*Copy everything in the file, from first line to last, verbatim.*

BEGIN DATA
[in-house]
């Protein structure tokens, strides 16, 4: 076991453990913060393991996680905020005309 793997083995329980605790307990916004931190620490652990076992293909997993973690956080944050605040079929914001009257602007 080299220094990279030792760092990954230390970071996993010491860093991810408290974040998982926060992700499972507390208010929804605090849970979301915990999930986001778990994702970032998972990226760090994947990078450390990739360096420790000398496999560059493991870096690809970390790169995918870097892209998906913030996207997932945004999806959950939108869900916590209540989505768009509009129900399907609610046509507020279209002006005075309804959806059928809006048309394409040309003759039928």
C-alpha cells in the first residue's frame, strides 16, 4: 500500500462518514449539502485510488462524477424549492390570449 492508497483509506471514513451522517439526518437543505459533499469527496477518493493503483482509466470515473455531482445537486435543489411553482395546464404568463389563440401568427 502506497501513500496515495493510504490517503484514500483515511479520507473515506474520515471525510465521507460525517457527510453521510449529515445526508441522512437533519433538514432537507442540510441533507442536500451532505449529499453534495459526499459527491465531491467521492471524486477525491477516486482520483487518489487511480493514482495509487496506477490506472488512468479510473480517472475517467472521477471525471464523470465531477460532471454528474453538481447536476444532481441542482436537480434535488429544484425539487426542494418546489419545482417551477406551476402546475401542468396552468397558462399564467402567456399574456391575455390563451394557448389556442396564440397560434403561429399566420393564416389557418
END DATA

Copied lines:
[in-house]
């Protein structure tokens, strides 16, 4: 076991453990913060393991996680905020005309 793997083995329980605790307990916004931190620490652990076992293909997993973690956080944050605040079929914001009257602007 080299220094990279030792760092990954230390970071996993010491860093991810408290974040998982926060992700499972507390208010929804605090849970979301915990999930986001778990994702970032998972990226760090994947990078450390990739360096420790000398496999560059493991870096690809970390790169995918870097892209998906913030996207997932945004999806959950939108869900916590209540989505768009509009129900399907609610046509507020279209002006005075309804959806059928809006048309394409040309003759039928």
C-alpha cells in the first residue's frame, strides 16, 4: 500500500462518514449539502485510488462524477424549492390570449 492508497483509506471514513451522517439526518437543505459533499469527496477518493493503483482509466470515473455531482445537486435543489411553482395546464404568463389563440401568427 502506497501513500496515495493510504490517503484514500483515511479520507473515506474520515471525510465521507460525517457527510453521510449529515445526508441522512437533519433538514432537507442540510441533507442536500451532505449529499453534495459526499459527491465531491467521492471524486477525491477516486482520483487518489487511480493514482495509487496506477490506472488512468479510473480517472475517467472521477471525471464523470465531477460532471454528474453538481447536476444532481441542482436537480434535488429544484425539487426542494418546489419545482417551477406551476402546475401542468396552468397558462399564467402567456399574456391575455390563451394557448389556442396564440397560434403561429399566420393564416389557418